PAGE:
By using derivative instruments, we are exposed to credit risk (our counterparty fails to make payment) and market risk (the value of the instrument falls and we are required to make a payment). When the fair value of a derivative contract is positive, this generally indicates that the counterparty owes us and, therefore, creates a credit risk for us equal to the extent of the fair value gain in the derivative. When the fair value of a derivative contract is negative, this generally indicates we owe the counterparty and therefore we have no credit risk, but have been affected by market risk. We minimize the credit risk in derivative instruments by entering into transactions with high quality counterparties with minimum credit ratings that are reviewed regularly by us, by limiting the amount of credit exposure to any one counterparty, and by requiring certain counterparties to post collateral if our credit risk exceeds certain limits. We also maintain a policy of requiring all derivative contracts to be governed by an International Swaps and Derivatives Association (“ISDA”) Master Agreement. We do not believe that the credit or market risks associated with derivative instruments are material to any insurance subsidiary or the Company.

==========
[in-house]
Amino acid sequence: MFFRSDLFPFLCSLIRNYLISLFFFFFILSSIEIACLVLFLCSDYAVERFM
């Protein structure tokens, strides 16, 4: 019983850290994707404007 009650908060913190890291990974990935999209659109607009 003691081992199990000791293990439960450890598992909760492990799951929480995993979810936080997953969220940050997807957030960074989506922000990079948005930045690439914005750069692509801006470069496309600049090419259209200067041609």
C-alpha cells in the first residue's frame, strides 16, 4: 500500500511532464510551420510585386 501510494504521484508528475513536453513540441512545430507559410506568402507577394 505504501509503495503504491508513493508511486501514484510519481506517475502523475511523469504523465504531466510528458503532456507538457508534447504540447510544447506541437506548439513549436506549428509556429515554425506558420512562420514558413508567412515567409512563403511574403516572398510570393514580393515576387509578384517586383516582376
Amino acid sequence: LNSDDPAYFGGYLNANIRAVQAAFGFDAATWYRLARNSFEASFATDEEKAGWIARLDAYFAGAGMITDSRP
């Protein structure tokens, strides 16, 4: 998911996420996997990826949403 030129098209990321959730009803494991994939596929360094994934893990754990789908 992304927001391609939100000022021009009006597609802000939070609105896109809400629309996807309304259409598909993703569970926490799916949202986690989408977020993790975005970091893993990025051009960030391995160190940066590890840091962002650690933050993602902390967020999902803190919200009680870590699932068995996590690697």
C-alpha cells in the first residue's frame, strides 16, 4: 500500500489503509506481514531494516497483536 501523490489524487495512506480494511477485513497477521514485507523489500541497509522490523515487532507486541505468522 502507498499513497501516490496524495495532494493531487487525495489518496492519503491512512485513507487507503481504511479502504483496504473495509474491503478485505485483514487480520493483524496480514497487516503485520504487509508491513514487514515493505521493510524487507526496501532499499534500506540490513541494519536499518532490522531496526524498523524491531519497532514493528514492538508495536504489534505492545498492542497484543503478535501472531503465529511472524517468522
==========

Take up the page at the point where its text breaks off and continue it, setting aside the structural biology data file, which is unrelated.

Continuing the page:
Item 4. Controls and Procedures
These excerpts taken from the LNC 10-K filed Feb 29, 2008.

Credit Risk